Mărțișor is a unique Romanian celebration held each year on the 1st of March, to rejoice the beginning of spring. Also bearing the name of Mărțișor is the red and white string with a jewel or an amulet attached to it, which people wear on their chest during the first week of March, or even the whole month.
The word of Mărțișor comes from the old Romanian folk name for March and it is actually a diminutive form, translating as “Little March”.
The ancient symbol of spring, of rebirth and recharging the joy of living, Mărțișor brings back thousand years old traditions and customs.
Traditionally, Mărțișor is attached to the chest or at the wrist at dawn, when the sun is rising. The colors of the string have multiple significations. The colors of red and white would be explained by ancient Romans as colors of war and peace, who celebrated New Year’s Eve on the 1st of March, to honor Mars, god of war and agricultural guardian.
Dacians, on the other hand, assigned each season a representative color: spring was red and winter was white, thus, the Mărțișor string could symbolize the passing from the icy winter to the rejuvenating spring.
In Romanian folklore, white suggests the sober and reasoning masculinity, while red indicates the feminine sensuality, love and joy. Femininity and masculinity combined lead to a mending season between winter and summer, warmth fuses with coldness, thus creating a perfect union.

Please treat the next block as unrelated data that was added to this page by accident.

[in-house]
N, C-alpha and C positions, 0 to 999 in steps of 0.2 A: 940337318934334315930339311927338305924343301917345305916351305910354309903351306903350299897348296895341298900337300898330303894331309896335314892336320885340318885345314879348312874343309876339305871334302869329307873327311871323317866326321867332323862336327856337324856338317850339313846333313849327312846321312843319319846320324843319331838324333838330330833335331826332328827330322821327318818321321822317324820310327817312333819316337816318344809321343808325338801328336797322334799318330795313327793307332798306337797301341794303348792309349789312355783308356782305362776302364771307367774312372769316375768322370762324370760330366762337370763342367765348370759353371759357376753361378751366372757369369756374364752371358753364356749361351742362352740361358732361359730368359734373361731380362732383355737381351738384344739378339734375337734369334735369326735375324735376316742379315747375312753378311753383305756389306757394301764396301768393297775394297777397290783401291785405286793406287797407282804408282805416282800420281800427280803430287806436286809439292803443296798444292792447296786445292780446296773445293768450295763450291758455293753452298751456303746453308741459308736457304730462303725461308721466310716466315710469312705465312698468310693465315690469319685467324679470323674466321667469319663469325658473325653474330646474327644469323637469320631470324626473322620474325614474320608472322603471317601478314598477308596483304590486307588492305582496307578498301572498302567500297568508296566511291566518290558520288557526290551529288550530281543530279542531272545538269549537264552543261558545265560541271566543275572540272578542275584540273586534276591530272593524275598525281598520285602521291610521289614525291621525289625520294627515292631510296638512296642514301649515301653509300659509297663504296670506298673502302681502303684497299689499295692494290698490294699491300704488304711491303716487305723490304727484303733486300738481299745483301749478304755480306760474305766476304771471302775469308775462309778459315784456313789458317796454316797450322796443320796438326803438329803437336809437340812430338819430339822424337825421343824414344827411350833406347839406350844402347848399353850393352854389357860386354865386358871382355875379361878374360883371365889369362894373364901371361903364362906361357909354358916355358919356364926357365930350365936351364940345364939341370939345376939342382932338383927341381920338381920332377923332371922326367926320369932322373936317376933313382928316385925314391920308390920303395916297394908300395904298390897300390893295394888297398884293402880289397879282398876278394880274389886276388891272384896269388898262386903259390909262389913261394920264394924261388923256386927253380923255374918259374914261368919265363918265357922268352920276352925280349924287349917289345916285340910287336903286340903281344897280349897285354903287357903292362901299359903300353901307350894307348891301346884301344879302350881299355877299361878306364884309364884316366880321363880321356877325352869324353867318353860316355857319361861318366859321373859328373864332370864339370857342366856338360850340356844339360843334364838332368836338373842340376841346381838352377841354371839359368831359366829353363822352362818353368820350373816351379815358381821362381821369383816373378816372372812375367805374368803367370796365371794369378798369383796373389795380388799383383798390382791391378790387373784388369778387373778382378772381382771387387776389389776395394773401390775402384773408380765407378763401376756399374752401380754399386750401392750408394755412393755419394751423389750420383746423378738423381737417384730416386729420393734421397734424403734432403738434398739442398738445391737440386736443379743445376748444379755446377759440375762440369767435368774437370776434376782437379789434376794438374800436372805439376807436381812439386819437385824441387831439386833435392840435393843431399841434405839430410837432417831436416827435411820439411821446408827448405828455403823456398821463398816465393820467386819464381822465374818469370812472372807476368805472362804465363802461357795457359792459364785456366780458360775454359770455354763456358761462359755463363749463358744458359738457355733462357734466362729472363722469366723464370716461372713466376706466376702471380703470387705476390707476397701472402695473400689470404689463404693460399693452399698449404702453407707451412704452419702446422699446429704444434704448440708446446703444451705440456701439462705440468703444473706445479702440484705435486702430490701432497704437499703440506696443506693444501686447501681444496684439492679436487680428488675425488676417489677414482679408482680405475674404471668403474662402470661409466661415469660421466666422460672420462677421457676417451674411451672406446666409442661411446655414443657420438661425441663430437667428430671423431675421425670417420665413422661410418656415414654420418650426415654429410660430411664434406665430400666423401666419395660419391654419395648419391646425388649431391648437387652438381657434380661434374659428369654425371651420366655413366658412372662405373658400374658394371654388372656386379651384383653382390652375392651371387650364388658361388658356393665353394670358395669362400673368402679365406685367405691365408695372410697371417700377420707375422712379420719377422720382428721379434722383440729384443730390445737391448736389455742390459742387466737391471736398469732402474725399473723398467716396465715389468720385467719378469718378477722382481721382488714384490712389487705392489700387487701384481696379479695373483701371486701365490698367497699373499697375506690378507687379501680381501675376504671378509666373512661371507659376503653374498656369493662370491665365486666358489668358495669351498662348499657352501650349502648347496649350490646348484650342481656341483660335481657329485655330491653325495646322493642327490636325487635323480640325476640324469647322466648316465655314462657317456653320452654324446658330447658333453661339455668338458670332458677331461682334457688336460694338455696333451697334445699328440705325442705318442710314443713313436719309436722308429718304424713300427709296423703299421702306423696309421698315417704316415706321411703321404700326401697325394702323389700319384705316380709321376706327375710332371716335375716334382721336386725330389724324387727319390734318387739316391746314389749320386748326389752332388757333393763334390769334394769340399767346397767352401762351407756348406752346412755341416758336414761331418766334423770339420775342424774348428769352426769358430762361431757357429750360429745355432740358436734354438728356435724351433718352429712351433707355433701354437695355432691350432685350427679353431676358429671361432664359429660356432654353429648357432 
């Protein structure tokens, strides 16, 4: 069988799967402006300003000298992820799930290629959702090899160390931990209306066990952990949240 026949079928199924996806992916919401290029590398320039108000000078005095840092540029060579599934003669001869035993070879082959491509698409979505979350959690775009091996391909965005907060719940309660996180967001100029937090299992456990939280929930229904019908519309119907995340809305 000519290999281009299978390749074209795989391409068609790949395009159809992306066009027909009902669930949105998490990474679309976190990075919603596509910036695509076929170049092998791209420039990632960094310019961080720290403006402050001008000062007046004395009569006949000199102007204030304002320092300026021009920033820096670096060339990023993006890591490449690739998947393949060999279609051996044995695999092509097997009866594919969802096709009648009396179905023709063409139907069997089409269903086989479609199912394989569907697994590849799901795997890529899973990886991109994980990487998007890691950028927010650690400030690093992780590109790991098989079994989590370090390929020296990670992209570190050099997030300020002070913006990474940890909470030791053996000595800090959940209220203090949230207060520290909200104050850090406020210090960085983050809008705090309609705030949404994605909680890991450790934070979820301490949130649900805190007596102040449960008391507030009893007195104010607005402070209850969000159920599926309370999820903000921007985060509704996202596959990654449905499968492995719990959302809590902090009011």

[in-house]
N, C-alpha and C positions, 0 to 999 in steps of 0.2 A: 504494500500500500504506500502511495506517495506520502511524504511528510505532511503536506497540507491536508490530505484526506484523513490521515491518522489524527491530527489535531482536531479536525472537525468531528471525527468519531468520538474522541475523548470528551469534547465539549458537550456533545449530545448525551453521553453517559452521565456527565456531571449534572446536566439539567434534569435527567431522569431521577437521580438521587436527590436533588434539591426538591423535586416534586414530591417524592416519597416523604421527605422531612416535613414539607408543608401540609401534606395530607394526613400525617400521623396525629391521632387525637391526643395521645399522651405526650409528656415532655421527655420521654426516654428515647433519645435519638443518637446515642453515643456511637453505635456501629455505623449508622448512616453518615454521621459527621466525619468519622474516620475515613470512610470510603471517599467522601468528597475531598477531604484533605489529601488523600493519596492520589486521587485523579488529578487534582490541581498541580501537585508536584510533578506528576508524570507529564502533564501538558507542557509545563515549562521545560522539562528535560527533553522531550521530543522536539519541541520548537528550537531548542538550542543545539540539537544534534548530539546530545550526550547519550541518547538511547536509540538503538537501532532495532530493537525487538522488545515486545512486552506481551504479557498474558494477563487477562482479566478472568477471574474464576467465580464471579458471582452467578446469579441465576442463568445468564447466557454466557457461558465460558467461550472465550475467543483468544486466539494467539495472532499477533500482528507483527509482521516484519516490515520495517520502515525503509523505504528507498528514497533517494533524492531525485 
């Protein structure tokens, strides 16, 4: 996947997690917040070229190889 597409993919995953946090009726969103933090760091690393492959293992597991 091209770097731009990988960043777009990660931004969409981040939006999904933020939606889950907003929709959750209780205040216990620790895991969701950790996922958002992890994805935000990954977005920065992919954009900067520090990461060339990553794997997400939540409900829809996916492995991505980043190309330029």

Mărțișor is like a talisman which brings good luck and defends the wearer from the evil. The first form of this amulet was a golden or silver coin attached to the string, but with the passing of time, Mărțișor evolved in numerous other forms, be it flowers, chimney sweepers, snowdrops, jewels, ladybugs, horseshoes, four-leaf clovers or other figurines. These are usually made out of wood, metal, ceramics or textiles.
As part of this yearly tradition, women and girls are gifted such a Mărțișor from men, whereas in Moldova, this custom is reversed, girls being the one who give one to the boys. Another custom is offering a bouquet of the seasonal flower, the snowdrop.
Another tradition dear to every Romanian is choosing a “Babă” (old lady) out of the first 9 days of March. Legend says that Baba Dochia, a mythological figure which identifies as people’s impatience for the return of spring, teases the month of March by getting rid of her 9 coats day by day. Each person chooses a “baba” out of the 9 days and, the story goes that depending on the weather of that day, sunny or cloudy, so will the person’s rest of the year be.
Therefore, choose your Baba wisely! Come to Romania and be a part of its never-before-seen traditions, customs, myths and legends!